Background and Purpose: Low back pain (LBP) is an epidemiological problem, particularly in Westernized countries, and is common among adolescents who participate in competitive sports. There are few comprehensive clinical trials addressing the prevalence of LBP in adolescent athletes and those in existence typically focus on only a few select sports. Physical therapy (PT) is shown to improve function and manage symptoms for adolescent athletes with muscle imbalance, hypermobility, and core weakness in outpatient rehabilitation, however there is a shortage of literature on young female pitchers with LBP. The purpose of this case report is to describe the PT management of an adolescent female pitcher with pain and functional deficits as a result of a repetitive motion contributing to the overuse of structures of the spine and hips.
Case Description: The patient is a 15 year-old female who demonstrates hip instability and hip and core weakness. As a result, she complains of LBP and left hip pain during her participation in cross country running, softball batting and pitching, and sitting for greater than 30 minutes. Interventions included therapeutic exercise, manual therapy, neuromuscular reeducation, electrical stimulation, and ice.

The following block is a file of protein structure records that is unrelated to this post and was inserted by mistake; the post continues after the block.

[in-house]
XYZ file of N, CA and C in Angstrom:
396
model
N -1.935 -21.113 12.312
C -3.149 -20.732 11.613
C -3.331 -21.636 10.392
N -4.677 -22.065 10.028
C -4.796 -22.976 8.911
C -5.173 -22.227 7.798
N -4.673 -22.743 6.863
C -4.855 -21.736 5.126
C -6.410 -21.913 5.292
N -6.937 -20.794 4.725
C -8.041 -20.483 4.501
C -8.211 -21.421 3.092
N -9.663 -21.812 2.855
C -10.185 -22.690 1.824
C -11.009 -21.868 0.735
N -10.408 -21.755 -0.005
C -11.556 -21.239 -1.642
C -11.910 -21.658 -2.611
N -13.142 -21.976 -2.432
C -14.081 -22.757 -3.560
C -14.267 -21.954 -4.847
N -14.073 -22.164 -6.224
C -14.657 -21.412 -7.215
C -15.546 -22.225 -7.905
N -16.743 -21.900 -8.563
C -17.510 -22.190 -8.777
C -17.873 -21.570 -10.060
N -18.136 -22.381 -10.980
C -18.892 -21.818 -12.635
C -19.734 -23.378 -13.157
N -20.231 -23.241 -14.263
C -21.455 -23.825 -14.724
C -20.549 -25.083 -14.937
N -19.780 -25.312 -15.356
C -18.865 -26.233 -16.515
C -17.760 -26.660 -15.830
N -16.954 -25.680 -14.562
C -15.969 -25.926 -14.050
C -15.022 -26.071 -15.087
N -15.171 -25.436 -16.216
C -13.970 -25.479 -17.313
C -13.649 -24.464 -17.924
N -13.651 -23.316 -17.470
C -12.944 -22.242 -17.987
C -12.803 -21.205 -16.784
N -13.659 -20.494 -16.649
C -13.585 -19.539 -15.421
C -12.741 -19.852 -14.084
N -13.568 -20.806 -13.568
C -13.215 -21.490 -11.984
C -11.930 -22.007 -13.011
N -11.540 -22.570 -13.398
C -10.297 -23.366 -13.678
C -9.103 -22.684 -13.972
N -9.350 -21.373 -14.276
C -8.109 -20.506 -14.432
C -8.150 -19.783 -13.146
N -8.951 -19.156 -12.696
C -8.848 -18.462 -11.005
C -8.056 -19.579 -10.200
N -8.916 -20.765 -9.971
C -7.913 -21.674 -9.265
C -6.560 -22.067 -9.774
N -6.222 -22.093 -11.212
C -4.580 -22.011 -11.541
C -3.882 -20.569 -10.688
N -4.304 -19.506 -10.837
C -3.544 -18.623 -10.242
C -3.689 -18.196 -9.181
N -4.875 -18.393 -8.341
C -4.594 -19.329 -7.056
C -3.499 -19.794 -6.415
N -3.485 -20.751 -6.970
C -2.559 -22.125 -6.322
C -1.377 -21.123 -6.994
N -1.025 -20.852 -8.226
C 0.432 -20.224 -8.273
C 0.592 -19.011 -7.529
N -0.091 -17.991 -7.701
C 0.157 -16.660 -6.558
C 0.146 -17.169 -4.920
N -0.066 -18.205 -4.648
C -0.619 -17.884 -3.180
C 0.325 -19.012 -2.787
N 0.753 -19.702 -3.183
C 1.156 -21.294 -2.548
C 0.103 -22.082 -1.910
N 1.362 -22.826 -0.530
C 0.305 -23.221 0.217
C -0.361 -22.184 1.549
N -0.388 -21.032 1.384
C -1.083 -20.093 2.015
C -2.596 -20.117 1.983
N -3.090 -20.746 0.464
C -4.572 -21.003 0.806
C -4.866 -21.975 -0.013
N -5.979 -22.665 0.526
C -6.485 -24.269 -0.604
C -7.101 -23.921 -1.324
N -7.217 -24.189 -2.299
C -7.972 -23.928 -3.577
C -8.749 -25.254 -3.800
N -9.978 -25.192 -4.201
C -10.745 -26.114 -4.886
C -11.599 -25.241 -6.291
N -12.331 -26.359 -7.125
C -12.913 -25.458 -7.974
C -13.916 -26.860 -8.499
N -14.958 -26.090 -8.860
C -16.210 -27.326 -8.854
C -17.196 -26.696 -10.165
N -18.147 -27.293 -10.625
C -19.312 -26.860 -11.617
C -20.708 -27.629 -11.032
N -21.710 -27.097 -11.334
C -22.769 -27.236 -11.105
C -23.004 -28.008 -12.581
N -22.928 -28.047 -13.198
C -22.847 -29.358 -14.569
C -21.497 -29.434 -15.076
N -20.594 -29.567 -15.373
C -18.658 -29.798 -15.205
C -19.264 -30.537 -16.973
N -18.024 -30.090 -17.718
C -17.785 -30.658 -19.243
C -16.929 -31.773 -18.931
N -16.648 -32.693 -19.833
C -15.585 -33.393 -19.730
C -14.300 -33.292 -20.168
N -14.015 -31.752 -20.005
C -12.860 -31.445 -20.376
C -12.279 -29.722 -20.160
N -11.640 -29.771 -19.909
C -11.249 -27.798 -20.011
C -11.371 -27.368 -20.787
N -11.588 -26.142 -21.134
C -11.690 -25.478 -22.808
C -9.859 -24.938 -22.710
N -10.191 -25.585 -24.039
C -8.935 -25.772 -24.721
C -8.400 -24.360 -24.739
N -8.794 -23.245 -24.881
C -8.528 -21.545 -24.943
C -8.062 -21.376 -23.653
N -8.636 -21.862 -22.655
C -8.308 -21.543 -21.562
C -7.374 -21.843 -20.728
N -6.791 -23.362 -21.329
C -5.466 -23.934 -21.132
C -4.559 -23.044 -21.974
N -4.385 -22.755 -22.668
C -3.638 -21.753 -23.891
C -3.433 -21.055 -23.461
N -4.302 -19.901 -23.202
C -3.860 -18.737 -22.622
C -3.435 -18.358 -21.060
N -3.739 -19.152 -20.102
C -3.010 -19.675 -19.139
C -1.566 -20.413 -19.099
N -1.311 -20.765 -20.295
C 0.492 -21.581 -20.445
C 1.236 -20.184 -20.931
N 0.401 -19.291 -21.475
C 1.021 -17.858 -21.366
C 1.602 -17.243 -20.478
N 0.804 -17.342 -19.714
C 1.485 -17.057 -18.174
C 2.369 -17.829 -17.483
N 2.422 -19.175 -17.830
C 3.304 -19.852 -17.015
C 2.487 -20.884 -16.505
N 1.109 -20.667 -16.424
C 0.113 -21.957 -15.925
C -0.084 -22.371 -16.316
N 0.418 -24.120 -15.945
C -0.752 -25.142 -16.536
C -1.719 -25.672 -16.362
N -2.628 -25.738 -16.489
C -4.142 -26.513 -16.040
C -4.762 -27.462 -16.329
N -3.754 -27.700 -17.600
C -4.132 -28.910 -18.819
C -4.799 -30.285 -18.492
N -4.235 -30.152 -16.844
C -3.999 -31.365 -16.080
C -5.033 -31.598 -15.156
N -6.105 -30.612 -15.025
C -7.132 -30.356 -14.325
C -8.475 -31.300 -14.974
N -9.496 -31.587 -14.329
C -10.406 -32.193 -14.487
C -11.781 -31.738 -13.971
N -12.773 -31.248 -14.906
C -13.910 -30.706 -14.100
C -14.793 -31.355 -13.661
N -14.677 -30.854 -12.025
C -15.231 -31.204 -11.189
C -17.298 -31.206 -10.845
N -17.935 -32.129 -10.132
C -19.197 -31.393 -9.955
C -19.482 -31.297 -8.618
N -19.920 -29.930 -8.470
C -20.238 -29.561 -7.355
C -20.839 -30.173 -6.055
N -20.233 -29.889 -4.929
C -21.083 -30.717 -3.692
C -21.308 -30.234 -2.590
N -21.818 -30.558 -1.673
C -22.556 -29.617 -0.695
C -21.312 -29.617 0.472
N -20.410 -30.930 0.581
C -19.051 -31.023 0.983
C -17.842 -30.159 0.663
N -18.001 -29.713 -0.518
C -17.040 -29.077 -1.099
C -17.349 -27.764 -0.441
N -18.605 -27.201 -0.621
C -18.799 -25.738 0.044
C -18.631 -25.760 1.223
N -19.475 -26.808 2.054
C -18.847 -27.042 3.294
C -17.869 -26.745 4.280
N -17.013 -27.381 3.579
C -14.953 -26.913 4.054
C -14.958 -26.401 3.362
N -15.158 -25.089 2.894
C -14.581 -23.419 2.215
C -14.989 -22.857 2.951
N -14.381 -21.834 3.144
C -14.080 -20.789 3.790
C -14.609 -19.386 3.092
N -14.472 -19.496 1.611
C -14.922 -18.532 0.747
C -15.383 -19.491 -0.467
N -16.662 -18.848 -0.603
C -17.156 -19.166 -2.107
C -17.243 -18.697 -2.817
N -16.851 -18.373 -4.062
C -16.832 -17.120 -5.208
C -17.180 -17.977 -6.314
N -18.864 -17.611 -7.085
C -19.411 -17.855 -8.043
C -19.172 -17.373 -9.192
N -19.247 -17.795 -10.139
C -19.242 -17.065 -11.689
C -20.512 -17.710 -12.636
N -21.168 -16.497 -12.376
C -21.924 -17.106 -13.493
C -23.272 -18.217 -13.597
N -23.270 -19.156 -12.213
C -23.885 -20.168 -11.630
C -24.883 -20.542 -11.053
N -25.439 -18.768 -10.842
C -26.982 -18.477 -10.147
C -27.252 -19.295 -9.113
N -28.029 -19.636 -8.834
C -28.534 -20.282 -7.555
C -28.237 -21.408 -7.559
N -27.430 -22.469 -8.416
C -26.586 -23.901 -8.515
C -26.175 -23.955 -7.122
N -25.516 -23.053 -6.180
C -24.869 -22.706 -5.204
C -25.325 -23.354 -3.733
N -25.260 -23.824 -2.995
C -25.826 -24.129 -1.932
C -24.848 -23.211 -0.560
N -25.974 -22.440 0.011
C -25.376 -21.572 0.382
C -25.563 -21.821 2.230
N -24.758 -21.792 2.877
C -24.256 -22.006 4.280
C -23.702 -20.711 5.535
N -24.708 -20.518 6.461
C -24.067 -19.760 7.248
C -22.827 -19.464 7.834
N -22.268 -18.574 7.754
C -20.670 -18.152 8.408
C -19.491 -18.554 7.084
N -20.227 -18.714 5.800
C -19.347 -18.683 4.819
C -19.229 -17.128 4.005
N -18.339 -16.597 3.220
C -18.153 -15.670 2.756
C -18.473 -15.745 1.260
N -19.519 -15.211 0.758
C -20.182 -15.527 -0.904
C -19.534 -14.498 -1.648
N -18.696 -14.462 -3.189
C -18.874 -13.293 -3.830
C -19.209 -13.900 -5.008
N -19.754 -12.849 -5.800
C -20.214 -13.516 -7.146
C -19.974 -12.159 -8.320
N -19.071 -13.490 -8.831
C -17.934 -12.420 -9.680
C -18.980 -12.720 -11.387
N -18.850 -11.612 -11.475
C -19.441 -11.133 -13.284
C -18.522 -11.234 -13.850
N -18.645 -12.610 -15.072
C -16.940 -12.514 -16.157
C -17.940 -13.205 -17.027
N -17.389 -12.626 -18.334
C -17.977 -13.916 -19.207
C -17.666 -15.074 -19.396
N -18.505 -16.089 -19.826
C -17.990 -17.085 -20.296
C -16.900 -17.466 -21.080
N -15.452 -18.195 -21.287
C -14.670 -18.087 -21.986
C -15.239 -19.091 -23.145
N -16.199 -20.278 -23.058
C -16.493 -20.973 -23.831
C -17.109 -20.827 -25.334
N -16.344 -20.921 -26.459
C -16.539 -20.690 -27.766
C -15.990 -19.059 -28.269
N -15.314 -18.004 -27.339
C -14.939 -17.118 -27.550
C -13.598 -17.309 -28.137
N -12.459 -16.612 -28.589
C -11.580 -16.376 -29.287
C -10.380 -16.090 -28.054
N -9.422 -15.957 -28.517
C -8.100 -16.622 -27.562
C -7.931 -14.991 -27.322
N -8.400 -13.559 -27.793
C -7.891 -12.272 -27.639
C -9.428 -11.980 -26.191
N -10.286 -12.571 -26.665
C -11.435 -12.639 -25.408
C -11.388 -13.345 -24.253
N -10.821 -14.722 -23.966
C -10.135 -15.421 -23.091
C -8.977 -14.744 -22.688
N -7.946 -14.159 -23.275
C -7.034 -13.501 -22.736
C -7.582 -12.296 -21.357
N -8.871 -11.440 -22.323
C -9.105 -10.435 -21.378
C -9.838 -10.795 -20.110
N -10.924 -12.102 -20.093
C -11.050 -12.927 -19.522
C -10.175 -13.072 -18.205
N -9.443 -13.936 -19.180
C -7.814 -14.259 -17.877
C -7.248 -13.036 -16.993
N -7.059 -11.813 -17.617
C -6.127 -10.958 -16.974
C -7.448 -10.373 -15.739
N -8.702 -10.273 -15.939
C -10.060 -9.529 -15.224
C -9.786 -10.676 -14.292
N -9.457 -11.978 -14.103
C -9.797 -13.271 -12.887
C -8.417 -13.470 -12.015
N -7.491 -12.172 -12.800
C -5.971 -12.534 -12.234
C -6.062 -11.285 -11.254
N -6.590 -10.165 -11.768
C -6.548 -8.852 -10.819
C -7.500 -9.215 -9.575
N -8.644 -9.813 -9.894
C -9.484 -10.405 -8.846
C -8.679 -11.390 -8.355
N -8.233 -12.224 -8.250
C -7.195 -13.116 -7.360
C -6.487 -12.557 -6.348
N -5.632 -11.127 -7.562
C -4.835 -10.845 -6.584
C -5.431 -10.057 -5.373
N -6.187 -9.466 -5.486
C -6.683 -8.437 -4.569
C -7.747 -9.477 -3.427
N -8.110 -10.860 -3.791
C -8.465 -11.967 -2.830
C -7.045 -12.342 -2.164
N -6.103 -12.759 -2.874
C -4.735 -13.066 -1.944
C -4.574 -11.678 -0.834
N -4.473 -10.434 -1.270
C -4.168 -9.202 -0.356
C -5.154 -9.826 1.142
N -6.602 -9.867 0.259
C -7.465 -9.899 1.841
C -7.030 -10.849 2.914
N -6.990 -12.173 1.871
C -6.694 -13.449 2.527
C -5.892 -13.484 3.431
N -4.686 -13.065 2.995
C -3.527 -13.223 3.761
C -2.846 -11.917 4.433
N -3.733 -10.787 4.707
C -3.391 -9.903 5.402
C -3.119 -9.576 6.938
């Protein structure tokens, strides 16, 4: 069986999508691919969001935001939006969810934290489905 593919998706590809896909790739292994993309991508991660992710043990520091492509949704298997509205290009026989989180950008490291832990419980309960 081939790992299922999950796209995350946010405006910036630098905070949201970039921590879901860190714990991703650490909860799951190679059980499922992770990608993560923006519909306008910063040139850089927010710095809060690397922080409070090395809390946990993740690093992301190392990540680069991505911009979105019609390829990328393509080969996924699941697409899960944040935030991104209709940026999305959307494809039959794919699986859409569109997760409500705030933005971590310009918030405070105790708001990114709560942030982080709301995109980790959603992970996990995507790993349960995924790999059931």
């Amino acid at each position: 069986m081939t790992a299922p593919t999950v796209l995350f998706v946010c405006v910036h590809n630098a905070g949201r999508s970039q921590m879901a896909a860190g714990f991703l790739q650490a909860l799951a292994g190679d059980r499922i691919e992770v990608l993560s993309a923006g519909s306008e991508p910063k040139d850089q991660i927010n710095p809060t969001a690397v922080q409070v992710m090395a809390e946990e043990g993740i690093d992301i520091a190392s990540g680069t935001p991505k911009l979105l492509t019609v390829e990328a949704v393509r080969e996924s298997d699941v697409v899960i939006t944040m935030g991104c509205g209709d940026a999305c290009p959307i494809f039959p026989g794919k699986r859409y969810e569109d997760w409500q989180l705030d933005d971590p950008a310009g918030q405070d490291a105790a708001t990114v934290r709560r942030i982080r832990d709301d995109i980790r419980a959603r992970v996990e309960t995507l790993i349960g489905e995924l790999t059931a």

Outcomes: There was a decrease in pain and an increase in the patient’s functional abilities from initial evaluation to discharge. She recovered the ability to participate in her chosen athletics, yet continued to have discomfort sitting for long periods of time.
Discussion: The patient was discharged to participate in her softball tournament as planned after 7 weeks of care. Her outcomes are consistent with current research that PT improves function and decreases symptoms of athletes who have overuse injuries.
Friend, Paige, "Physical Therapy Management Of A Female Adolescent Softball Pitcher With Chronic Low Back And Hip Pain: A Case Report" (2014). Case Report Papers. 6.